ELite: Cost-effective approximation of exploration-based graph analysis


Vertex-centric block synchronous processing systems, exemplified by Pregel and Giraph, have received extensive attention for graph processing. These systems allow programmers to think only about operations that take place at one vertex and provide the underlying computation framework that involves multiple iterations (supersteps) with communication between neighboring vertices between supersteps. As graphs grow in size to billions of vertices and trillions of edges, processing them in this model face challenges: (1) The poor latency of supersteps dominated by the tasks performed on high degree vertices or densely connected components; and (2) The overwhelming network communication among vertices that can be proved of high redundancy. For many applications, approximate results are acceptable, and if these can be computed rapidly, they may be preferable. Many of the existing approximate solutions suffer from algorithm-specific designs that are not generic or lacking theoretical guarantees on the results' quality. In this paper we tackle this problem using a generic approach that can be incorporated into the graph processing platform. The approach we advocate involves communicating vertex states to a subset of the neighbors at each superstep; this is called selective edge lookup. We show how this approach can be incorporated into two primitive graph operators: BFS and DFS, which can be the basis of many graph analysis workloads. Extensive experiments over real-world and synthetic graphs validate the effectiveness and efficiency of the selective edge lookup approach.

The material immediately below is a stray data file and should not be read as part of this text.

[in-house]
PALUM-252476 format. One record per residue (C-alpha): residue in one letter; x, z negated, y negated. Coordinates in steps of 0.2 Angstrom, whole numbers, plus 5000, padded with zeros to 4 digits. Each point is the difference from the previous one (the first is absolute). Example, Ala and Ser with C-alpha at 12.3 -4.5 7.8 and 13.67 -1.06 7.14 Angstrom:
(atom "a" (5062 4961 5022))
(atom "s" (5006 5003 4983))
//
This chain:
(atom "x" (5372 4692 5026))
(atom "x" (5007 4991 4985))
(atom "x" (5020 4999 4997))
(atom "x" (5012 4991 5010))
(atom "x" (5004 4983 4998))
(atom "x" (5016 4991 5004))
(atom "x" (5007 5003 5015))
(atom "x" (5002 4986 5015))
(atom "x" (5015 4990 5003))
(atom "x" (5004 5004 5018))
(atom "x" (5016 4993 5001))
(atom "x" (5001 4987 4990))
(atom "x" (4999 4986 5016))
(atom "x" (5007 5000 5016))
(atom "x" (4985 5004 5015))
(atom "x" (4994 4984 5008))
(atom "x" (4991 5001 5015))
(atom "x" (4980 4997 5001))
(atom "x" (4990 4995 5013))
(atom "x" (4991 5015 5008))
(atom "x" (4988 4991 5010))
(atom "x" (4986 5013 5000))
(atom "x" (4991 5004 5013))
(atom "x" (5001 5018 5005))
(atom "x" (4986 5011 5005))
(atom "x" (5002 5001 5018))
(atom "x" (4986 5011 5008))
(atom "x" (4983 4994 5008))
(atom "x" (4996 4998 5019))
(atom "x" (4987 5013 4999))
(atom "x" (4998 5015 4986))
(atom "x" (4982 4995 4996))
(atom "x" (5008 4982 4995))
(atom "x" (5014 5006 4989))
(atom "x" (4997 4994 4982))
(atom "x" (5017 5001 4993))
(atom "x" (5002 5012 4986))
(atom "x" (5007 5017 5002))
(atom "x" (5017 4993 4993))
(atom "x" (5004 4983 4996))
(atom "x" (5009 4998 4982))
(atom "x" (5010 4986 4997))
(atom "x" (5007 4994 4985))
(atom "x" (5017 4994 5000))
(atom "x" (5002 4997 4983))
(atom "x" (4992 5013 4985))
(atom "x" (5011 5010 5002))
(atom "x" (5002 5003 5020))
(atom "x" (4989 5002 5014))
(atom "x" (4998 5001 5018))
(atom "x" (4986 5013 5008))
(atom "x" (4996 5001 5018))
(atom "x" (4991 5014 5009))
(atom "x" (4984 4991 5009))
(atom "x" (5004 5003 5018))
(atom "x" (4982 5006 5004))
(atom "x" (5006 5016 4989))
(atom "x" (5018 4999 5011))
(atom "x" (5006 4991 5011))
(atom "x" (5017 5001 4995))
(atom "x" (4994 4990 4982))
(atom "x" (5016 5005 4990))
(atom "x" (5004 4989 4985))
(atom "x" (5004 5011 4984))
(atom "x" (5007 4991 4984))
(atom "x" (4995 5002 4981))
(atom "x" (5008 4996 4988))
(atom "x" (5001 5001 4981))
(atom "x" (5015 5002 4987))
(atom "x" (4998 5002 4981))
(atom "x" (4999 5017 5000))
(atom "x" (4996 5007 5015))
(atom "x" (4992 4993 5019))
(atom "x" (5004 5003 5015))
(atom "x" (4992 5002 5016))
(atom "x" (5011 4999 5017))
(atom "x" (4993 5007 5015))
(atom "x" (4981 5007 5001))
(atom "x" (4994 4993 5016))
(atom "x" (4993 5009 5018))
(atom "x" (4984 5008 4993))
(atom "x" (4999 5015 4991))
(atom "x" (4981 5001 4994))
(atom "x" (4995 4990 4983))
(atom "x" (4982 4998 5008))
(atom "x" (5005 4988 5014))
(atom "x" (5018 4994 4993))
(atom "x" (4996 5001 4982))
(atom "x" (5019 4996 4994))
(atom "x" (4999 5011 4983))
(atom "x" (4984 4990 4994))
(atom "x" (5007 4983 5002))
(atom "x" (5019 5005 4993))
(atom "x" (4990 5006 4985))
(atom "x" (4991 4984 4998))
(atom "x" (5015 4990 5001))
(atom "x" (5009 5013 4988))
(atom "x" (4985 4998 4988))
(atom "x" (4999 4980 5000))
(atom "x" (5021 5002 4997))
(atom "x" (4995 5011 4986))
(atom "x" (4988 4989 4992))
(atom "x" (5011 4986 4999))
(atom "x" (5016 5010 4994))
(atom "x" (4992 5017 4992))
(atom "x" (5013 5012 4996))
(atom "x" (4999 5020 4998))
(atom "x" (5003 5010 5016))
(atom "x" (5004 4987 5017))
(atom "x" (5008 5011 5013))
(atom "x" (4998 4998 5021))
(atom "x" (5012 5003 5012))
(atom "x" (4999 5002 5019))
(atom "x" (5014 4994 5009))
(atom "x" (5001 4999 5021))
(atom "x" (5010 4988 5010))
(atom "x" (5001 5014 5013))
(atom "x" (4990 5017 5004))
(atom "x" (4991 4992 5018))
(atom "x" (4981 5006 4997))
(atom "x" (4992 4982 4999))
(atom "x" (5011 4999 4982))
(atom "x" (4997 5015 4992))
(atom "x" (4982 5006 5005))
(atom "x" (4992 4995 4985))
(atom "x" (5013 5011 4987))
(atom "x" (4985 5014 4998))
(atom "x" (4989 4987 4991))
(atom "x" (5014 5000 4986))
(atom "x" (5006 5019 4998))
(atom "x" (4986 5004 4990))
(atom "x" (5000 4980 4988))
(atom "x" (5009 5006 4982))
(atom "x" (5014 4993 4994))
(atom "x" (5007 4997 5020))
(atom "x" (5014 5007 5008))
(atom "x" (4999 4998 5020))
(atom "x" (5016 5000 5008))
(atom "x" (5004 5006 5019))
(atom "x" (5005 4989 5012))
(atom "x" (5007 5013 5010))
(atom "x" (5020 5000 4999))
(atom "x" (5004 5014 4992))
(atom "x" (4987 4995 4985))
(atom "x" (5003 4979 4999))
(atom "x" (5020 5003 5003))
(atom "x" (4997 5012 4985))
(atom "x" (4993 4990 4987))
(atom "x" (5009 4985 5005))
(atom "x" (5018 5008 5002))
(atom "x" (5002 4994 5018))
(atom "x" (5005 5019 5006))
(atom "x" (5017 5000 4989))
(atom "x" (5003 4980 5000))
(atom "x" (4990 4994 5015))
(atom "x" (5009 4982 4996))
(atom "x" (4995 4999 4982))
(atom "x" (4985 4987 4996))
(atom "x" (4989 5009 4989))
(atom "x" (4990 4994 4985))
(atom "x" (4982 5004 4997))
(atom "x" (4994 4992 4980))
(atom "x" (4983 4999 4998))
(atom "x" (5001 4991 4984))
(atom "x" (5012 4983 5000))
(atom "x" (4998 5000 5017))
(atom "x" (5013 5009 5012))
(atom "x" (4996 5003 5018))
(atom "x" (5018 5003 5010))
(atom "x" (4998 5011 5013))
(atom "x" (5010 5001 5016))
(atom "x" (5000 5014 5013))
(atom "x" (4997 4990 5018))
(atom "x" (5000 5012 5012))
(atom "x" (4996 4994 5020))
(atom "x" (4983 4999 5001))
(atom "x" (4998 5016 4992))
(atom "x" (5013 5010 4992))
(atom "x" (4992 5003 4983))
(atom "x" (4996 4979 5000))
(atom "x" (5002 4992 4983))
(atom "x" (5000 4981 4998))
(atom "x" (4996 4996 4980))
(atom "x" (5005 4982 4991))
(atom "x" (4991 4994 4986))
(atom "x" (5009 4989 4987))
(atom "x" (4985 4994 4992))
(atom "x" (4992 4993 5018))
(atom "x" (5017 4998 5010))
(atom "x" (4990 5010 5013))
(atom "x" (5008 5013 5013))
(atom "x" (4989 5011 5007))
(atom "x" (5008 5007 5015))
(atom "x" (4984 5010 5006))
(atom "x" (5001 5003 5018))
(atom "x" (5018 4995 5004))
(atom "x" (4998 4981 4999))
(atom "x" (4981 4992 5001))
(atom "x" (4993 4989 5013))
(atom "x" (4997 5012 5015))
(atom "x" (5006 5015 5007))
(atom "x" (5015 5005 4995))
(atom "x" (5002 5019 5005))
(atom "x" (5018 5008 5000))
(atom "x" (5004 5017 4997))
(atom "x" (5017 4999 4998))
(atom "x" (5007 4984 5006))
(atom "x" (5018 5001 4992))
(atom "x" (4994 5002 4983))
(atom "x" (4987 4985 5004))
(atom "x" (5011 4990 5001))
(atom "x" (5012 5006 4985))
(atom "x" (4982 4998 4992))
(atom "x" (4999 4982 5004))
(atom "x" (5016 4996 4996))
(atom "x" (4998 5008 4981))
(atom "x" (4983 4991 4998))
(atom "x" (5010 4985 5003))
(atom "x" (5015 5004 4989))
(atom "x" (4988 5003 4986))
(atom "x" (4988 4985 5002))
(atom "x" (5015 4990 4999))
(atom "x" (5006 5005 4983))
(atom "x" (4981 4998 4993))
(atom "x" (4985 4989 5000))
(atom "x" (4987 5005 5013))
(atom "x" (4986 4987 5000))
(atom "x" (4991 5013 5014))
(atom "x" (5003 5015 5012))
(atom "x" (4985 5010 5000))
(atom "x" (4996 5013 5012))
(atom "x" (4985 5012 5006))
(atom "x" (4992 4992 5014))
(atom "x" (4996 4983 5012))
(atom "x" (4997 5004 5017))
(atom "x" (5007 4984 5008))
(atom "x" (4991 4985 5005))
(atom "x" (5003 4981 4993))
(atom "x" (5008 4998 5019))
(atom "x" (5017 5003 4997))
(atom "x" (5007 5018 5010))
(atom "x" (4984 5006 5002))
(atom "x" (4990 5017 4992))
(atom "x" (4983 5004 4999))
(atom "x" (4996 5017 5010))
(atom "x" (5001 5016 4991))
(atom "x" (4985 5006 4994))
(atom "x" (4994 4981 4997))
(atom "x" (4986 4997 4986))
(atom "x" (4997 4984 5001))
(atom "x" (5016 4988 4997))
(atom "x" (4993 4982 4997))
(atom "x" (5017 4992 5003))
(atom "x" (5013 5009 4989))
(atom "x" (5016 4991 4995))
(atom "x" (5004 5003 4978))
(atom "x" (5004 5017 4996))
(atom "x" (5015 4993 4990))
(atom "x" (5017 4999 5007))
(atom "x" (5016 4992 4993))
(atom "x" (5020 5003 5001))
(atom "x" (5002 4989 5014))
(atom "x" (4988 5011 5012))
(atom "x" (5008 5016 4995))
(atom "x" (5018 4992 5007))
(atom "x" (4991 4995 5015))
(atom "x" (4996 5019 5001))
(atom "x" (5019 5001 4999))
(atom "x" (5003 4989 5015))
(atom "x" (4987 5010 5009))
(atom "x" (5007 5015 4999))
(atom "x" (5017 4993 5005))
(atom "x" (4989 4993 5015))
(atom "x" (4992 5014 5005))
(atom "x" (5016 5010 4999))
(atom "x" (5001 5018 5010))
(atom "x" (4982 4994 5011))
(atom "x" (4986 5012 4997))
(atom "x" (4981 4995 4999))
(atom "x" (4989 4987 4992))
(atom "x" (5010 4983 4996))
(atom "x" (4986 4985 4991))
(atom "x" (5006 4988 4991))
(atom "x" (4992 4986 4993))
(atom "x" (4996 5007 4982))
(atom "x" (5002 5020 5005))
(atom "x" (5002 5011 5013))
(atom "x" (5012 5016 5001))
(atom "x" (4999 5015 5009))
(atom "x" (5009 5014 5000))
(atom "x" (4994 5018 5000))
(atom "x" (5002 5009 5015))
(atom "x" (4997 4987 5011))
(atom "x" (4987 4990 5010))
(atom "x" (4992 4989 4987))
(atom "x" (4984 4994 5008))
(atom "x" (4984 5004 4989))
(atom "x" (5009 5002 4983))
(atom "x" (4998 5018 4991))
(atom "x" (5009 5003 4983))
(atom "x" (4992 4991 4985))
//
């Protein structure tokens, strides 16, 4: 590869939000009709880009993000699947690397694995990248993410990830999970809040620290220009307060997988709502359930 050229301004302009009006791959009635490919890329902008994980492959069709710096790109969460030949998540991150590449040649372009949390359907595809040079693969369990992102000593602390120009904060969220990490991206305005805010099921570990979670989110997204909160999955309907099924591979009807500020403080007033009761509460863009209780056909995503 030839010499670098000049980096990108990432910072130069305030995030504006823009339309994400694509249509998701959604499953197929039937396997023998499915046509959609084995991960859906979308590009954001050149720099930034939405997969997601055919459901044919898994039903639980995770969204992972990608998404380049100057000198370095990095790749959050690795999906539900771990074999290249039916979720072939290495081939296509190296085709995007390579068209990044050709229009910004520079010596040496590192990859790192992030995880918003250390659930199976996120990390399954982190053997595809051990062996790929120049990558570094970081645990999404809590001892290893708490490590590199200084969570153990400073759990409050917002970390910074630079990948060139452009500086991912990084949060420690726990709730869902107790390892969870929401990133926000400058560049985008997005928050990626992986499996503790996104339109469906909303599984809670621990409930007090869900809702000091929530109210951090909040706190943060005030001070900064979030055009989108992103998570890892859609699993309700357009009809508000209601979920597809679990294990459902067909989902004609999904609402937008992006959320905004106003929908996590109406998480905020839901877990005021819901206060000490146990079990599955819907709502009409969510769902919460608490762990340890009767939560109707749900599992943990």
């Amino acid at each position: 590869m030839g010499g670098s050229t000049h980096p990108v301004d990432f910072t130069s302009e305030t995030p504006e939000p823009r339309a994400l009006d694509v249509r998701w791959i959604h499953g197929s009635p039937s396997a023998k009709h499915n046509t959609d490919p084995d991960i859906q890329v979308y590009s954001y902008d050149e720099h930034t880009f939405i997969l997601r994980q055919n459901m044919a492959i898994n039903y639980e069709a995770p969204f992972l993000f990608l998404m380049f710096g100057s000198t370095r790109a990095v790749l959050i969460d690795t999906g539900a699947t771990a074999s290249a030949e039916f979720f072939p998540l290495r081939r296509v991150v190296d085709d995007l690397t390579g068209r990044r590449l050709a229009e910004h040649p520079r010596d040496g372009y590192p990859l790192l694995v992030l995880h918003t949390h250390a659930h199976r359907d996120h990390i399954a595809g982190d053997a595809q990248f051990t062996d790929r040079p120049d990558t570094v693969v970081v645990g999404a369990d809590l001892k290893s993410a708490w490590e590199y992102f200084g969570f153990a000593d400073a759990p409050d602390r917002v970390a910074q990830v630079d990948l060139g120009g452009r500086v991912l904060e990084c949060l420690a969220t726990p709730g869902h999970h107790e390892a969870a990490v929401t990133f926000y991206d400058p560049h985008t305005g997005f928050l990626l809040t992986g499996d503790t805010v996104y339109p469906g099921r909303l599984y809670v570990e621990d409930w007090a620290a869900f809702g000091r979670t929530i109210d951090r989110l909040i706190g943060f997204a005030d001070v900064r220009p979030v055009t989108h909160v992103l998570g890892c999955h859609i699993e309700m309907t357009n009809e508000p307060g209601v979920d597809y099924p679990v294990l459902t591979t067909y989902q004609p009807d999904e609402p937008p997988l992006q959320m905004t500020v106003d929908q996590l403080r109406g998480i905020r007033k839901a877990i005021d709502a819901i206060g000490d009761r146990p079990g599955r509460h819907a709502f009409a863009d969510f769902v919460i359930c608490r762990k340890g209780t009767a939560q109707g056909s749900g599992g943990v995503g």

Publication Title

Proceedings of the 3rd ACM SIGMOD Joint International Workshop on Graph Data Management Experiences and Systems and Network Data Analytics, GRADES-NDA 2020